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State Seal Commonwealth of Kentucky Governor Ernie Fletcher’s Communications Office
Governor Ernie Fletcher Announces Recovery Kentucky
Press Release Date:  January 04, 2005
Contact:  Doug Hogan
Jeannie Lausche

Initiative to Help Kentuckians Deal With Substance Abuse Problems That Often Lead to Chronic Homelessness

Frankfort, KY: Governor Ernie Fletcher announced Monday “Recovery Kentucky,” an initiative to help Kentuckians recover from substance abuse that often leads to chronic homelessness.

Governor Fletcher said, “Many of our fellow Kentuckians are in trouble; drug abuse is a growing problem in our state. Drug abuse destroys families and careers. It impacts jails, classrooms, health care, and our economy. In fact, studies indicate that drug addiction is one of the leading causes of homelessness in this state.

“We are engaging in a new strategy to overcome drug abuse in Kentucky with the establishment of housing recovery centers. The centers will house and provide treatment services through recovery to 1,000 homeless, or those at-risk of being homeless, particularly those persons with a history of substance abuse.”

Sylvia Lovely, interim director of the new Office of Drug Control Policy and executive director of the Kentucky League of Cities, said she’s pleased that Governor Fletcher agrees with the recommendations of the Drug Summit Task Force.

“Housing recovery centers can be a major component of the state’s solution to tackling the drug epidemic. These centers will help women and men recover from addiction, find permanent housing if needed, and help them gain control of their lives so they can be productive citizens of their communities,” said Lovely. 


Recovery Kentucky is a joint effort by the Governor’s Office for Local Development (GOLD), the Department of Corrections, and the Kentucky Housing Corporation (KHC).  These agencies have developed a financial plan that makes available construction and operational financing which includes a $2.5 million allocation of Low Income Housing Tax Credits (Housing Credits) from KHC for construction costs. Operational funding includes approximately $4 million from GOLD’s Community Development Block Grant (CDBG) program and approximately $3 million from the Department of Corrections.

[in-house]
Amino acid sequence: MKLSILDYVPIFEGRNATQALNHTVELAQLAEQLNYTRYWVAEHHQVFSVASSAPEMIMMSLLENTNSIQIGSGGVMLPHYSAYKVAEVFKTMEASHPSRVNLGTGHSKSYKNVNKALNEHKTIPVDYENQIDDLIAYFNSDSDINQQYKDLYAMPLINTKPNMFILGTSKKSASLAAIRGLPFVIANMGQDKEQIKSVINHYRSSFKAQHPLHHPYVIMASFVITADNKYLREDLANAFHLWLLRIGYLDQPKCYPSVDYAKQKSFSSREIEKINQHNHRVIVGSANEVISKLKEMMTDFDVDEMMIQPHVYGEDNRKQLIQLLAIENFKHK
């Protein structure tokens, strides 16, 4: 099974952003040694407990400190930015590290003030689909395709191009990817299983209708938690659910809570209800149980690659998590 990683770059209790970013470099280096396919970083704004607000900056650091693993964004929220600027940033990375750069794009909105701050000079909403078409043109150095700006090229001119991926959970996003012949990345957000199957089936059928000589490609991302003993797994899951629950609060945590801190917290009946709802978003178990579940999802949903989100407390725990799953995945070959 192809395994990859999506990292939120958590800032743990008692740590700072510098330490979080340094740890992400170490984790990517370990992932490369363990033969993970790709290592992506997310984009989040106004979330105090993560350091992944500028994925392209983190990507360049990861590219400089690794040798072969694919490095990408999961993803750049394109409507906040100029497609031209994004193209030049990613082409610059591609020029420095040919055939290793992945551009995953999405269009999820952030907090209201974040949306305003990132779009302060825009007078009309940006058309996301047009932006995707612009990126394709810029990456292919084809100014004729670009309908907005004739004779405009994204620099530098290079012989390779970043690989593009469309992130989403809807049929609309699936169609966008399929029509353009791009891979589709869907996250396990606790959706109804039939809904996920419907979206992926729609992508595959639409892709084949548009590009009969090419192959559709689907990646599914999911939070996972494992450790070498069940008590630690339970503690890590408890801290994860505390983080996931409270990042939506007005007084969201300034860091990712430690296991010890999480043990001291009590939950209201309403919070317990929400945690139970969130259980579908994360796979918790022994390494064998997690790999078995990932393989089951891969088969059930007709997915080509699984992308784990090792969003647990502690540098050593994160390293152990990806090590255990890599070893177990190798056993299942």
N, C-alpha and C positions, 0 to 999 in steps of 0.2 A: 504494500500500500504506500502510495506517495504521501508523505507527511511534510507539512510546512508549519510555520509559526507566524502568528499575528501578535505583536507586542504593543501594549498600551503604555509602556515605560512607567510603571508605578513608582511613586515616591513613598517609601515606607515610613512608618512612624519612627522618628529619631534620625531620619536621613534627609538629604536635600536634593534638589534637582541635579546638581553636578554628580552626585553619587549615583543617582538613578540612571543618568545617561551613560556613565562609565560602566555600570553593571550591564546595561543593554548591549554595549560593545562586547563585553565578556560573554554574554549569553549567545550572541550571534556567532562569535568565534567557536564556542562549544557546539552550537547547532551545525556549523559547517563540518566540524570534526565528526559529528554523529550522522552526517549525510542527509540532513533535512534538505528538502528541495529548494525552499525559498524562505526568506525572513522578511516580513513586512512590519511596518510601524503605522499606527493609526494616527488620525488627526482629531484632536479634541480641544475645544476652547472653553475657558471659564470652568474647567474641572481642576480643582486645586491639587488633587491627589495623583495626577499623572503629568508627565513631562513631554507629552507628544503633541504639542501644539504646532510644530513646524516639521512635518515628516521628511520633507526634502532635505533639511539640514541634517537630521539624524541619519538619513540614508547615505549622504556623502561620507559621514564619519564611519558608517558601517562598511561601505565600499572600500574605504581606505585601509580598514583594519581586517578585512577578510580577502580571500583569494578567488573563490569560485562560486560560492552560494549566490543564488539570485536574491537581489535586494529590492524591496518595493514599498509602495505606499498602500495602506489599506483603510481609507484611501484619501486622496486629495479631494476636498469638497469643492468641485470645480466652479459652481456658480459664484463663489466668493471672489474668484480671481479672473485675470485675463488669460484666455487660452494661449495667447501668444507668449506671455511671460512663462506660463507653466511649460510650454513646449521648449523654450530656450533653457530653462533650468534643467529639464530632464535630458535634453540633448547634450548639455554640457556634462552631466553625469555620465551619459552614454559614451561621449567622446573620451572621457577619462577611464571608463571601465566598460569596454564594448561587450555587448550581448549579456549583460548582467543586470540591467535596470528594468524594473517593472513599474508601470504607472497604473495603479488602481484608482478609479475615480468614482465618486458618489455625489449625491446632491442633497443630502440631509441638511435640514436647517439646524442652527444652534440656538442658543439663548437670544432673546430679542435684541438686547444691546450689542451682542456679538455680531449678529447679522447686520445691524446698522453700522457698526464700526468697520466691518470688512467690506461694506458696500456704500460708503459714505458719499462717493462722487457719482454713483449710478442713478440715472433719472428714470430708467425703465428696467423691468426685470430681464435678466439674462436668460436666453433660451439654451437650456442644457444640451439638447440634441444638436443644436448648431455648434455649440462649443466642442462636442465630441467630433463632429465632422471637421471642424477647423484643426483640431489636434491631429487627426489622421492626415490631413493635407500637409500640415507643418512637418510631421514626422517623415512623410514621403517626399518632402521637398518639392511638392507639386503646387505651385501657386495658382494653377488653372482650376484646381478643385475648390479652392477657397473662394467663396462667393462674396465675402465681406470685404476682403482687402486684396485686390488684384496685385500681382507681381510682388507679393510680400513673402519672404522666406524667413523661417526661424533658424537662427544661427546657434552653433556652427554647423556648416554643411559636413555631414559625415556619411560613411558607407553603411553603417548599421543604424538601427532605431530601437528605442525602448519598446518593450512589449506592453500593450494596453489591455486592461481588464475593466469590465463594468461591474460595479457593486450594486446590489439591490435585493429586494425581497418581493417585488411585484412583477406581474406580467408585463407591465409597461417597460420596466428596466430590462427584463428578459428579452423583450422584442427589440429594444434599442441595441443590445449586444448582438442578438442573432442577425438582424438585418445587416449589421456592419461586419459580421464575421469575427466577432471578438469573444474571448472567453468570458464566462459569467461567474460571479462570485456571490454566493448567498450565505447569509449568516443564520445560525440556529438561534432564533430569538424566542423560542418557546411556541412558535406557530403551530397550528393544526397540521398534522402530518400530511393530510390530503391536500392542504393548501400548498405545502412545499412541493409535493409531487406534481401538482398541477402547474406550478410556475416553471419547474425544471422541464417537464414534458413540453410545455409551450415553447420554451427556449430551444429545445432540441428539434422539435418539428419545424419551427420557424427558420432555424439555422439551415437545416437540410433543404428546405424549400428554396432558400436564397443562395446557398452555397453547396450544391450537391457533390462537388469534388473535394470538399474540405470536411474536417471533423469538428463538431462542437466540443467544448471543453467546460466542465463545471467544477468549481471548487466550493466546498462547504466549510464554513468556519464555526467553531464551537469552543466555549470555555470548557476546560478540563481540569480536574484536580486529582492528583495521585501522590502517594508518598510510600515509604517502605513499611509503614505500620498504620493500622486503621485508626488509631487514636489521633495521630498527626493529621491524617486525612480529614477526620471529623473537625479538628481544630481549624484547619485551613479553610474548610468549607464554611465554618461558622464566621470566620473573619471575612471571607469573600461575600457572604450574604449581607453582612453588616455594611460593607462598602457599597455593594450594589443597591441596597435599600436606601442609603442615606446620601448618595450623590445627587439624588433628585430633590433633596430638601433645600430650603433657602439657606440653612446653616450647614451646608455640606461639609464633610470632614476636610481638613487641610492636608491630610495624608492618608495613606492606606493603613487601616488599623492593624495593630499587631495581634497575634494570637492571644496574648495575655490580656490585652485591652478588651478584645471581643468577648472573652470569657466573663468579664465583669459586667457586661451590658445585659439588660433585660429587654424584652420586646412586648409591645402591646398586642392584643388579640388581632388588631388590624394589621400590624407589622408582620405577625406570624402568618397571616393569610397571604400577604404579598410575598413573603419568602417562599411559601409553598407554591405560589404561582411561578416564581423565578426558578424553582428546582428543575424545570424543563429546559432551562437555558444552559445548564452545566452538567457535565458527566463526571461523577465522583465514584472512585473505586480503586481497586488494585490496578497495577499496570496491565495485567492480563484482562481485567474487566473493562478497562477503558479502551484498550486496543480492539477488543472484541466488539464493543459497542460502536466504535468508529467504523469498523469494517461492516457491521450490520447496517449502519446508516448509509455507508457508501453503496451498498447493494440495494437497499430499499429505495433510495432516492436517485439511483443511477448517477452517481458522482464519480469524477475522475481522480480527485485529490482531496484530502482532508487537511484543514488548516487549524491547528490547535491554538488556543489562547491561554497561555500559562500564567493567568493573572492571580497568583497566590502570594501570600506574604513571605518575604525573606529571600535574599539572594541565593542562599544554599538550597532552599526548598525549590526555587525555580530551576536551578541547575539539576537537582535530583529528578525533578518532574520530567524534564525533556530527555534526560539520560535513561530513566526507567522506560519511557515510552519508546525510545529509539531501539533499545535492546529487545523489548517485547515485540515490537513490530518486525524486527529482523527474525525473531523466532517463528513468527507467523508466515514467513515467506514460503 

The financing package requires no new state dollars – construction funds and CDBG funds are federal dollars and Corrections’ money represents the cost savings derived from this less costly alternative to incarceration. Corrections will finance one-third of the beds in the housing recovery centers to help offenders recover from alcohol and/or drug abuse.

The Housing Recovery Center

Recovery Kentucky’s service-based model is patterned after the education model used successfully at The HOPE Center in Lexington and The Healing Place in Louisville. These centers, like the ones to be constructed, provide shelter and a safe place to recover. The centers also provide peer support, daily living skills training, job responsibilities and challenges to practice sober living.

The centers will be either all female or all male. Residents must make the commitment to overcome their addictions; be over the age of 18 and be homeless or at risk of becoming homeless.

The goal is to provide a housing recovery center in each of Kentucky’s six Congressional districts. 

How to Apply

Organizations and communities* that want to apply for construction and services funding for a housing recovery center will do so through the CDBG program at GOLD and the KHC. Through a cooperative application process, these two agencies will work together on funding decisions and site selections.

The KHC will provide application and program training on Recovery Kentucky in mid-January. The CDBG program will provide training at their annual program guidelines workshop scheduled for March 2005.

* Communities that are recognized as “Entitlement Communities” by the U.S. Department of Housing and Urban Development (HUD) and communities that operate a Section 8 housing program are ineligible for CDBG and KHC rental assistance funds.




Last updated: Thursday, June 02, 2005